It is not yet clear whether the new leader of the Seanad will let debate on the issue continue today.
A Seanad vote on the proposed amendment of section 59 of the Mental Health Act does not amend the bill, but sends it to the Dáil for a decision.
The arguments around the administration of ECT are very nuanced, but nevertheless contain fundamental differences.
They centre around 59b of the Mental Health Act (MHA) which says that if someone is “unwilling or unable” to make a decision for themselves then they can be given the treatment on the opinion of two consultant psychiatrists.
In essence, it allows ECT to be administered to patients against their will and without their consent.
The lobby group Delete 59b, of which former head of the Mental Health Commission Hugh Kane is a part, maintains this means mental health patients are the only group of medical patients not to have protection with regard to their consent or lack of consent to medical treatments.
Mr Kane said for him the issue is about basic rights around consent.
If the controversial wording is deleted, according to the lobby group, patients would be extended the protection of the common law whereby a doctor can give treatment without consent in an emergency.
Amnesty International Ireland said while it believes the MHA is currently in breach of international human rights and needs to be amended, this proposal does not go far enough.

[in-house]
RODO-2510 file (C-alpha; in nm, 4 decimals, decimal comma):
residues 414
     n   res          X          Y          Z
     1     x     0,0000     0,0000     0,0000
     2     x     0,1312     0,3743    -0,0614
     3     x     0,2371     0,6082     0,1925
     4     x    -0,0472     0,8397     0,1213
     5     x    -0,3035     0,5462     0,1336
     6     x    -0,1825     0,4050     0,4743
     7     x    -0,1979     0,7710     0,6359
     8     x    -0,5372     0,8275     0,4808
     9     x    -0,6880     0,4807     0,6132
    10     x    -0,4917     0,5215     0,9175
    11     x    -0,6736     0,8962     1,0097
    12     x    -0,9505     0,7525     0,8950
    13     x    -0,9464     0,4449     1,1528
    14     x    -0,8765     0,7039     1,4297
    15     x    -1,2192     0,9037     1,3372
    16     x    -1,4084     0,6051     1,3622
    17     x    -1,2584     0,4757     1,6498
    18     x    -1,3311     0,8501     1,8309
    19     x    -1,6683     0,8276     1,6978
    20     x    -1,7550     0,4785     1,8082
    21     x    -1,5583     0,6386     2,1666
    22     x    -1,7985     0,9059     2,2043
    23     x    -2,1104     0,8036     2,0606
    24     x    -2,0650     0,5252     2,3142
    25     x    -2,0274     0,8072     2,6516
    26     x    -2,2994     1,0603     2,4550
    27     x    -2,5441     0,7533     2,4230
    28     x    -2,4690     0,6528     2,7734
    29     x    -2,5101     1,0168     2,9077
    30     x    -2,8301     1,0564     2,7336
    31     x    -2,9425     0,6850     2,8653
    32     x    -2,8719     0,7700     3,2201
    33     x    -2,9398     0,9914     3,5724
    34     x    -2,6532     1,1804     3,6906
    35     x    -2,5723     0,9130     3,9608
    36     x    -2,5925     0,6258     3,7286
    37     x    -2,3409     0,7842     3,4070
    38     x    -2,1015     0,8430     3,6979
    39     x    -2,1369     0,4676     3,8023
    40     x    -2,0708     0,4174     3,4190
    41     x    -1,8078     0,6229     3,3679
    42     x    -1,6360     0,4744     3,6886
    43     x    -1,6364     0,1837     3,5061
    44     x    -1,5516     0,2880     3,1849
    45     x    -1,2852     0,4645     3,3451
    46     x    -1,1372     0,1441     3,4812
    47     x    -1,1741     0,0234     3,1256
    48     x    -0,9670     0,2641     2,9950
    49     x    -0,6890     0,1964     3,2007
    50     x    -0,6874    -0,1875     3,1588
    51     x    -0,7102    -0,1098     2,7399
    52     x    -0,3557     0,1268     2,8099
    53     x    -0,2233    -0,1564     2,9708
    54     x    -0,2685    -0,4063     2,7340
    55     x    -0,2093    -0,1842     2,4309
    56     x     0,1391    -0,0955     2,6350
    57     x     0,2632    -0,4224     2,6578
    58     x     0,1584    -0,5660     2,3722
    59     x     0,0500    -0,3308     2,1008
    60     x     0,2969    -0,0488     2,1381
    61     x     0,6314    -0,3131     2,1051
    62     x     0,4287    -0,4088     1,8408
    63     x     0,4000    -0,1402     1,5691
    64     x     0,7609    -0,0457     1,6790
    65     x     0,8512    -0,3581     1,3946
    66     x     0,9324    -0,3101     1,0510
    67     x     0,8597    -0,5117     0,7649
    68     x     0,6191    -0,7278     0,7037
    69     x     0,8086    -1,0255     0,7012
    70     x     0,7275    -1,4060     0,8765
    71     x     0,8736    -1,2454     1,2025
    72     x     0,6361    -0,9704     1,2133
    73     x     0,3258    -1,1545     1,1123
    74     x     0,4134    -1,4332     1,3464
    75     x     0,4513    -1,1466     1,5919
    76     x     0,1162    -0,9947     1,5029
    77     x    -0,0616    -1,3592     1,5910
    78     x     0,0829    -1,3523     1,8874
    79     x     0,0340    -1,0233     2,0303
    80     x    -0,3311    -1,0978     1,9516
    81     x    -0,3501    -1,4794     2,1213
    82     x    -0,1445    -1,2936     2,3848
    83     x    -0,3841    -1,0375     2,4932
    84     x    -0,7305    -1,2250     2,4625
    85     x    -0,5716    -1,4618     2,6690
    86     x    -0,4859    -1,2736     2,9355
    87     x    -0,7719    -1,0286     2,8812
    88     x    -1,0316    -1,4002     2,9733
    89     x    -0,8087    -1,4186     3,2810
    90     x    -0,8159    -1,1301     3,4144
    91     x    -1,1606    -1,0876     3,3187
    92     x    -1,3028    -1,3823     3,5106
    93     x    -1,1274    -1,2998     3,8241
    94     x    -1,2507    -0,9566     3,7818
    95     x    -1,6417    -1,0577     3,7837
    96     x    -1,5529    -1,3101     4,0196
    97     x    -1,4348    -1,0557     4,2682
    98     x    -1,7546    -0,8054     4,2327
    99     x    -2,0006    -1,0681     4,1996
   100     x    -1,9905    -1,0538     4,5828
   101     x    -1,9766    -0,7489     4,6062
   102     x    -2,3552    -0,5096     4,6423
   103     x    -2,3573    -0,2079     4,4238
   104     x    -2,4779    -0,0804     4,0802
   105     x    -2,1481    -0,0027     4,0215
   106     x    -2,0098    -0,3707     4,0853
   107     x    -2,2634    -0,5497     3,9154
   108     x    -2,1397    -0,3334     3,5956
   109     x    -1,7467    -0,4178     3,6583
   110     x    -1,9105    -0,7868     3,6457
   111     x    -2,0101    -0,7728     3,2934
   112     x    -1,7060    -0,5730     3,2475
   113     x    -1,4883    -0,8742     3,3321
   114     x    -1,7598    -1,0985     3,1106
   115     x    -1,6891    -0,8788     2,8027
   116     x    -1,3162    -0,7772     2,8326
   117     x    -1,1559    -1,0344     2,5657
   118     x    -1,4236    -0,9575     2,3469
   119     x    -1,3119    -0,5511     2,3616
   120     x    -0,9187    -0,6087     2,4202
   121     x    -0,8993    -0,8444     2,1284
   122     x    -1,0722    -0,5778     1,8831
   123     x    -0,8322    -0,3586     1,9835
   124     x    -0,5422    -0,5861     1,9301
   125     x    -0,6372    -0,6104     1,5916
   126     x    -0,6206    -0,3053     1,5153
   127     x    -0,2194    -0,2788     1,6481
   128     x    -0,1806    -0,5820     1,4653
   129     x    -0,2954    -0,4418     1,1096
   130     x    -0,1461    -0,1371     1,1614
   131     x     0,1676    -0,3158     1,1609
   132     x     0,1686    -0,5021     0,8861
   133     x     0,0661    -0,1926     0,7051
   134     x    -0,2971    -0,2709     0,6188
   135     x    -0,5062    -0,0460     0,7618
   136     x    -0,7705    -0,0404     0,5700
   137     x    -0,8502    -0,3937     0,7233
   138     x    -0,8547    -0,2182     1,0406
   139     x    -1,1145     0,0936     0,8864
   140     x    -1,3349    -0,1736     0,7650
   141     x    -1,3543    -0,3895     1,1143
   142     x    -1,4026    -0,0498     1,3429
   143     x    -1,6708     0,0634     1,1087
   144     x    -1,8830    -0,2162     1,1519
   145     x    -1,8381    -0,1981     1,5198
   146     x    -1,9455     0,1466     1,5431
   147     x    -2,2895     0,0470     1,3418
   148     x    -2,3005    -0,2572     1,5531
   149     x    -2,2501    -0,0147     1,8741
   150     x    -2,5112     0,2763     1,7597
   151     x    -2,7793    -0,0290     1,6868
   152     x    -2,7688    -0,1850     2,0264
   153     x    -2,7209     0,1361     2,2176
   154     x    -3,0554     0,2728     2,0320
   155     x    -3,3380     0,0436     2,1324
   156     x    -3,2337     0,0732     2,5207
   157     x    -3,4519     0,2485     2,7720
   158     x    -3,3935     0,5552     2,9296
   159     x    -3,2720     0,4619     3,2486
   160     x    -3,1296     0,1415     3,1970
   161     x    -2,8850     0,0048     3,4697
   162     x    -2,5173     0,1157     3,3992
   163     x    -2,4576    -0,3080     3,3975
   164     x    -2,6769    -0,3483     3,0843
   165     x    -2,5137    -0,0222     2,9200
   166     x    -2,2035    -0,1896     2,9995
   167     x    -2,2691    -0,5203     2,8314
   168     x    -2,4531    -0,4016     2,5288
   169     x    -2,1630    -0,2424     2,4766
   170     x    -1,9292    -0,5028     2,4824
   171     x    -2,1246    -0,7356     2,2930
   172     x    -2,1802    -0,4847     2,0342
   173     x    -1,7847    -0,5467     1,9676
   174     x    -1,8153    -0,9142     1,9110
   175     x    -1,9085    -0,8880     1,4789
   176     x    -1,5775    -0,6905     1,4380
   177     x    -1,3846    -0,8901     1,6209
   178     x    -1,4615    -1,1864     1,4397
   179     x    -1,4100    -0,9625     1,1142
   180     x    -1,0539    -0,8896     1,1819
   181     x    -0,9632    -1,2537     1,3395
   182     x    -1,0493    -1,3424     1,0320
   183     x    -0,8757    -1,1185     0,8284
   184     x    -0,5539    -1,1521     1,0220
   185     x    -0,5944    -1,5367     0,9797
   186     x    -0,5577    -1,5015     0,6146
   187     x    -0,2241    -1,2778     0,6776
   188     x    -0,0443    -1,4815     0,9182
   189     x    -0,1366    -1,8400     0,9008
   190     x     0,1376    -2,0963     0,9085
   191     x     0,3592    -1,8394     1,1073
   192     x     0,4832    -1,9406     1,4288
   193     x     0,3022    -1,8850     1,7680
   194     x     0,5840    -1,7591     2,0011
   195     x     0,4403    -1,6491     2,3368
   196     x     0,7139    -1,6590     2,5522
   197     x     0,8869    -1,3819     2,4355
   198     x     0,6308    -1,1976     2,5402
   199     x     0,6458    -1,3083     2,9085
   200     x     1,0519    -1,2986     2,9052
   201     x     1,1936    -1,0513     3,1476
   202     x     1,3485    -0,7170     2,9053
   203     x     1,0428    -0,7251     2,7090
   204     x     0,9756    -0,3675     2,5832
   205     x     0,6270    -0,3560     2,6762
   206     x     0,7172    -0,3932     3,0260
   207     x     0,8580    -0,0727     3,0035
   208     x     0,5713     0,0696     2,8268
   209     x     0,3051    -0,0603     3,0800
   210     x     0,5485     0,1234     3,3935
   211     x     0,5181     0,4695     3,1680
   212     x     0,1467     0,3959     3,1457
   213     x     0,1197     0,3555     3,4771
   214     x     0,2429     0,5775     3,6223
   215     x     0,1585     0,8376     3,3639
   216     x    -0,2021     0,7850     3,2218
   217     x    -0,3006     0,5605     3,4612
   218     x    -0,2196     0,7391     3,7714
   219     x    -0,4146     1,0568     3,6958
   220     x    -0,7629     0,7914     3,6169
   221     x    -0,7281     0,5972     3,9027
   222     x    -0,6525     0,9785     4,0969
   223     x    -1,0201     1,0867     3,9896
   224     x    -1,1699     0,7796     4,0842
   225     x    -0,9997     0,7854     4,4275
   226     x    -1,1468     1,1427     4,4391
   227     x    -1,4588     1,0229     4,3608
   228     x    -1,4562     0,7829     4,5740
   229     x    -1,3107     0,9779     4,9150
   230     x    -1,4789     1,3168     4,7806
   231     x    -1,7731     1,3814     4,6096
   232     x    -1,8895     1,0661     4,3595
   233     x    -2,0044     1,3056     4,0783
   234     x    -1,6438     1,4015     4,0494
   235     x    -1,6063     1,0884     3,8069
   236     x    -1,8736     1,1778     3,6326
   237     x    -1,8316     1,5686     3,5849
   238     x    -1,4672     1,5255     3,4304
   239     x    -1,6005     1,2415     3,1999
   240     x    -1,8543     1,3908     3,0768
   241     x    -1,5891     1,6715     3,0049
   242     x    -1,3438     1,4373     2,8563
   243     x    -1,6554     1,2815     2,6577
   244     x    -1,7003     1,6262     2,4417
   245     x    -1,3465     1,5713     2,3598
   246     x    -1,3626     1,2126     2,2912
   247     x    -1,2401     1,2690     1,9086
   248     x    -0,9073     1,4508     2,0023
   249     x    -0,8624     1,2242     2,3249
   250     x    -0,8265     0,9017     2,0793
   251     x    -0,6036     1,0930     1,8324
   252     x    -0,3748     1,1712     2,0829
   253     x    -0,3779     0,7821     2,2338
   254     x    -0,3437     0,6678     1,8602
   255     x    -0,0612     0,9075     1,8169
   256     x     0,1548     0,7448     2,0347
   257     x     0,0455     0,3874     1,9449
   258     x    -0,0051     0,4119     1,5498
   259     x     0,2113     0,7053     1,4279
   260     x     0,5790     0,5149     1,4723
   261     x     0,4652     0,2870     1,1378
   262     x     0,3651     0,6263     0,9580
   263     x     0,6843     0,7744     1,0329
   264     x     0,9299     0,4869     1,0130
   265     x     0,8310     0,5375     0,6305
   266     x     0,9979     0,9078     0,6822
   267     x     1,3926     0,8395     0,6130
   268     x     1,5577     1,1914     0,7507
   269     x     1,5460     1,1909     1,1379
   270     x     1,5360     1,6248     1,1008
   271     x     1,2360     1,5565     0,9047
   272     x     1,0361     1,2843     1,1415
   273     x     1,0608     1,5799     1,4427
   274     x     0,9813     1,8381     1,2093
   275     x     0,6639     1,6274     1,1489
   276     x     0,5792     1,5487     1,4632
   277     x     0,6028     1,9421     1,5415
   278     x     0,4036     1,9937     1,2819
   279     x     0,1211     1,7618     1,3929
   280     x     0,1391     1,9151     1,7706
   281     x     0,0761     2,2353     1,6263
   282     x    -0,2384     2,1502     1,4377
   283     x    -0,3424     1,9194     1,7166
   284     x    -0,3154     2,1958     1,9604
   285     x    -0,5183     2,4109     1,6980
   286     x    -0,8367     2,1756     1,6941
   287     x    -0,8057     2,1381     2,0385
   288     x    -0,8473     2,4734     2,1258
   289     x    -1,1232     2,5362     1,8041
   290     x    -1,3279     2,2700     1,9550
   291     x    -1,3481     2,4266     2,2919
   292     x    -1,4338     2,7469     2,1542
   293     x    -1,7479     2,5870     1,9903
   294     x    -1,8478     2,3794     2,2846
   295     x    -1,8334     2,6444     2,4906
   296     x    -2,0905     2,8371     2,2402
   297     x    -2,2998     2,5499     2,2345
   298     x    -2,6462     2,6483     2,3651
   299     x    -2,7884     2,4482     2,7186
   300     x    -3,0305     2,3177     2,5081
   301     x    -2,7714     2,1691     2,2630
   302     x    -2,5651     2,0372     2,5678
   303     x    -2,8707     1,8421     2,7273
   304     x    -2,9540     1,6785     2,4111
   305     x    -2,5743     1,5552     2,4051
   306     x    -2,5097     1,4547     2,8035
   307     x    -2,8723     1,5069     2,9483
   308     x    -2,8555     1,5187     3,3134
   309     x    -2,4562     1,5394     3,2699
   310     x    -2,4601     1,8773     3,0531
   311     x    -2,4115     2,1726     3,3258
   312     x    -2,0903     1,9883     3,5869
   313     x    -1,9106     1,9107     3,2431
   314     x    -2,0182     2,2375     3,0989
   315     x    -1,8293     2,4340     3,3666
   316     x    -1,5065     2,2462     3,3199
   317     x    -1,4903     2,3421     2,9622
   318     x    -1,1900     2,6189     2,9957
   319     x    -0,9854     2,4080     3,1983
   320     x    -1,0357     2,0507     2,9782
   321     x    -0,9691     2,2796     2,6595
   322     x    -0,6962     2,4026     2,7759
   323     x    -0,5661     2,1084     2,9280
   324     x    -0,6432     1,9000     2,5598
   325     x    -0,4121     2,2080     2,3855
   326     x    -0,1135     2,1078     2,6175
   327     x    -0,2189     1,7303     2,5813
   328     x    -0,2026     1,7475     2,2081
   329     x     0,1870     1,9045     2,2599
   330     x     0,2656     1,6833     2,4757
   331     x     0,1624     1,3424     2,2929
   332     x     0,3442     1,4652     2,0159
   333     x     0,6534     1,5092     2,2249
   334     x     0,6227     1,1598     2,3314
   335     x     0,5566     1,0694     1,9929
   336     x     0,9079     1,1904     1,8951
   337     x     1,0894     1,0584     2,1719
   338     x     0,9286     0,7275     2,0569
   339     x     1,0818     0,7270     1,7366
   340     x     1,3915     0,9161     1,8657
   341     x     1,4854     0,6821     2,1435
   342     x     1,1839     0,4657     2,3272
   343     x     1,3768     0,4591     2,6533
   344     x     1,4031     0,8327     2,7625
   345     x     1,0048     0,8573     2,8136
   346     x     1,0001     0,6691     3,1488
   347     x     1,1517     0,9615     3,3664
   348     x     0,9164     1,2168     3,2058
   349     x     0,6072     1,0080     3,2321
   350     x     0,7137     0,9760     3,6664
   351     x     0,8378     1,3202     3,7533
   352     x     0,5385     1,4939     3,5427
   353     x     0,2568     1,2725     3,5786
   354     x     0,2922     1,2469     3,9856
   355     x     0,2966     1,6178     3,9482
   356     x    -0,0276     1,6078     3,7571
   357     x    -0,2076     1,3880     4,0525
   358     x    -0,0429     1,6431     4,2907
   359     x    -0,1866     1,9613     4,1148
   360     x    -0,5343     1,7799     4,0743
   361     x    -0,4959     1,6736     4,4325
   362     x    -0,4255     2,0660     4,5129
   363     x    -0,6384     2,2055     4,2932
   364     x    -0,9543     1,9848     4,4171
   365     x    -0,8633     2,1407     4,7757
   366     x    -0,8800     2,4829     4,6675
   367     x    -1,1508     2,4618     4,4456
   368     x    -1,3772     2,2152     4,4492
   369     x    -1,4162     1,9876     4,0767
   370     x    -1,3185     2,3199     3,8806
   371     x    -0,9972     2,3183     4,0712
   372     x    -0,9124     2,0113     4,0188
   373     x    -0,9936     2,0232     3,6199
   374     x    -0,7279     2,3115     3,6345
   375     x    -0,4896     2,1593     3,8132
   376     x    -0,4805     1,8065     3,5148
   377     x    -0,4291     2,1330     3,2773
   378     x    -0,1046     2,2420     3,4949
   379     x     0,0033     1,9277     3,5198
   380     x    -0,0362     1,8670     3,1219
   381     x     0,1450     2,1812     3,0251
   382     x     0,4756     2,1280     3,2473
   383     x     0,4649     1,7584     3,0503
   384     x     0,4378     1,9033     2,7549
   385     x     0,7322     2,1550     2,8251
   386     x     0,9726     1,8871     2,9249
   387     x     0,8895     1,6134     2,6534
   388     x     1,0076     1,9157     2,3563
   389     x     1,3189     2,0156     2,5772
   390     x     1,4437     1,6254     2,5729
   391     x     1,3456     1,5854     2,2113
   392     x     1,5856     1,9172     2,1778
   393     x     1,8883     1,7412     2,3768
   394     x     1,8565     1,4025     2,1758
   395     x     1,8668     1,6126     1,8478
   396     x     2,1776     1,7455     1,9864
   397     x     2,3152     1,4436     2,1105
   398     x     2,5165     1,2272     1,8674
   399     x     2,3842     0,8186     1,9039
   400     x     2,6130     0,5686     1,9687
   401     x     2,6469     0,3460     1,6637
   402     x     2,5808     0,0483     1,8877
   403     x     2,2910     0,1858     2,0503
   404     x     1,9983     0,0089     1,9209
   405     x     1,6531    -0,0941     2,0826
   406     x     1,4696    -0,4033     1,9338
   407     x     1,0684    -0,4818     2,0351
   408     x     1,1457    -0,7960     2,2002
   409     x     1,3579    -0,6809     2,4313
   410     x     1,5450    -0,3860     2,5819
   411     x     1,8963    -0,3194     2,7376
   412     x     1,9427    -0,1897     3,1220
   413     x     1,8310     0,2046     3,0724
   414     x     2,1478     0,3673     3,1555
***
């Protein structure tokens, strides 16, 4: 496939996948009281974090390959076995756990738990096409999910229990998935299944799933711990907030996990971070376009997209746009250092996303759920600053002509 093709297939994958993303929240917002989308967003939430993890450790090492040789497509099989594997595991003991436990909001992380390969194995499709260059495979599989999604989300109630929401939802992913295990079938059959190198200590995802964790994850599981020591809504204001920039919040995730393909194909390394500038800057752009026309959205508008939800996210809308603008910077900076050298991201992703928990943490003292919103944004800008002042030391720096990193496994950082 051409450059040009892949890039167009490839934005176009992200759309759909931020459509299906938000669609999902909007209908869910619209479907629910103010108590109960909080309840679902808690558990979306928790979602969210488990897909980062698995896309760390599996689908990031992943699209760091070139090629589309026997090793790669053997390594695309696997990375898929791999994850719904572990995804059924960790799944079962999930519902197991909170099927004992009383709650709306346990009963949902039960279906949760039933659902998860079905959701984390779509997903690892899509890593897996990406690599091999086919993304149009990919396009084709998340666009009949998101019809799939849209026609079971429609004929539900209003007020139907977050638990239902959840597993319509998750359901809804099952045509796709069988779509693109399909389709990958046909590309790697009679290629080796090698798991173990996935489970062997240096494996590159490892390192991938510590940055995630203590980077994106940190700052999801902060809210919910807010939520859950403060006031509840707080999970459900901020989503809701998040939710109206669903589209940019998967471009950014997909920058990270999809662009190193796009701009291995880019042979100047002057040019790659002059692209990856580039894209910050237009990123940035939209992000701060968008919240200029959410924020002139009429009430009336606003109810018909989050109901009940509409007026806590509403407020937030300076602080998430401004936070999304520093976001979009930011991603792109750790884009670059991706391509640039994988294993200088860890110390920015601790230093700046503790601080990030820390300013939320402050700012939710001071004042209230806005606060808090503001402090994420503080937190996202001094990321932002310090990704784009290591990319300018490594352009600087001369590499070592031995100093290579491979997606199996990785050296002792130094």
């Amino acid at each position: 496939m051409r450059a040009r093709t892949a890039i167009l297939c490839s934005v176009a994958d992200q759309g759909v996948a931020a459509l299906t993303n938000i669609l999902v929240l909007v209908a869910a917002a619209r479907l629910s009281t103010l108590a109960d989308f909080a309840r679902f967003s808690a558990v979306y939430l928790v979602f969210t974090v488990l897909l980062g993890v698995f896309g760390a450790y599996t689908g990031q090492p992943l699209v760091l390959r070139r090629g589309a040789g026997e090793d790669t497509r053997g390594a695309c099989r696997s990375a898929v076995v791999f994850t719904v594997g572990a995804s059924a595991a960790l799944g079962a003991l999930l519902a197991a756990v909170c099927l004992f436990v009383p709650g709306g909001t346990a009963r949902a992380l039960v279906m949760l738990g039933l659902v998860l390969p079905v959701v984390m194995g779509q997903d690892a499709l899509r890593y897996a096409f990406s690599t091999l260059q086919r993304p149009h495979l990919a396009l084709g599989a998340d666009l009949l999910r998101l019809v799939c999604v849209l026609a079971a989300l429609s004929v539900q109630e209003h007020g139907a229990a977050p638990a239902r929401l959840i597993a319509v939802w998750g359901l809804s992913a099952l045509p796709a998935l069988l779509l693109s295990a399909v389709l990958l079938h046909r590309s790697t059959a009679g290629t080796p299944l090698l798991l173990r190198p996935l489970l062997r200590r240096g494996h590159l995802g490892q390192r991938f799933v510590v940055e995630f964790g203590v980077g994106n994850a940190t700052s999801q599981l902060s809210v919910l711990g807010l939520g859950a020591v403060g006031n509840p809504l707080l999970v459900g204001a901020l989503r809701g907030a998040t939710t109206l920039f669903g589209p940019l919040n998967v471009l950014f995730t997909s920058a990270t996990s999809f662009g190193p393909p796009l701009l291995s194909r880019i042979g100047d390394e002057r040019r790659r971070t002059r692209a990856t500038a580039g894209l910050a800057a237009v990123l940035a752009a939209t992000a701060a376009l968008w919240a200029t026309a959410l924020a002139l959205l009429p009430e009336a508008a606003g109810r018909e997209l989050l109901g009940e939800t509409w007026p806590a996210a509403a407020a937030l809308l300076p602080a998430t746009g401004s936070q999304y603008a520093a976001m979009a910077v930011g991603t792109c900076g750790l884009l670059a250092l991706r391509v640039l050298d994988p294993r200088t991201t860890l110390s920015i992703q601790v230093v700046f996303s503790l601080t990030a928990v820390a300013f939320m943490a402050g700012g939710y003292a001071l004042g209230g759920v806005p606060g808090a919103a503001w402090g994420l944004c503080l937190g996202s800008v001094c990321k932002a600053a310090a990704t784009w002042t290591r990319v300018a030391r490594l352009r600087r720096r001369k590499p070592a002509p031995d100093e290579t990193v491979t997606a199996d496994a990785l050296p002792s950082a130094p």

“We fully support the need to amend section 59 of the MHA but would like to see the bill go further and ensure there are stronger human rights safeguards and protections for people who lack capacity; our concern is that common law will not provide these safeguards.”
Amnesty’s believes that while section 59 raises serious human rights concerns, simply removing it without the necessary capacity legislation in place is not good enough as there is no requirement under common law that a second independent opinion be obtained or that the matter be referred to an independent review body. Amnesty is lobbying for more detailed reform of the act which must be reviewed by November.
Elsewhere, the College of Psychiatry says the word “unable” must be retained as it can be a life-saving treatment in severe cases.
“About 40 people each year are treated with ECT under the provisions of Section 59 of the Mental Health Act 2001. These are some of the most severely ill patients in the country and usually, but not invariably, have impaired capacity,” a spokesperson said.
“The College of Psychiatry supports the right of any patient to refuse to have ECT if they have the capacity to make such an informed choice.”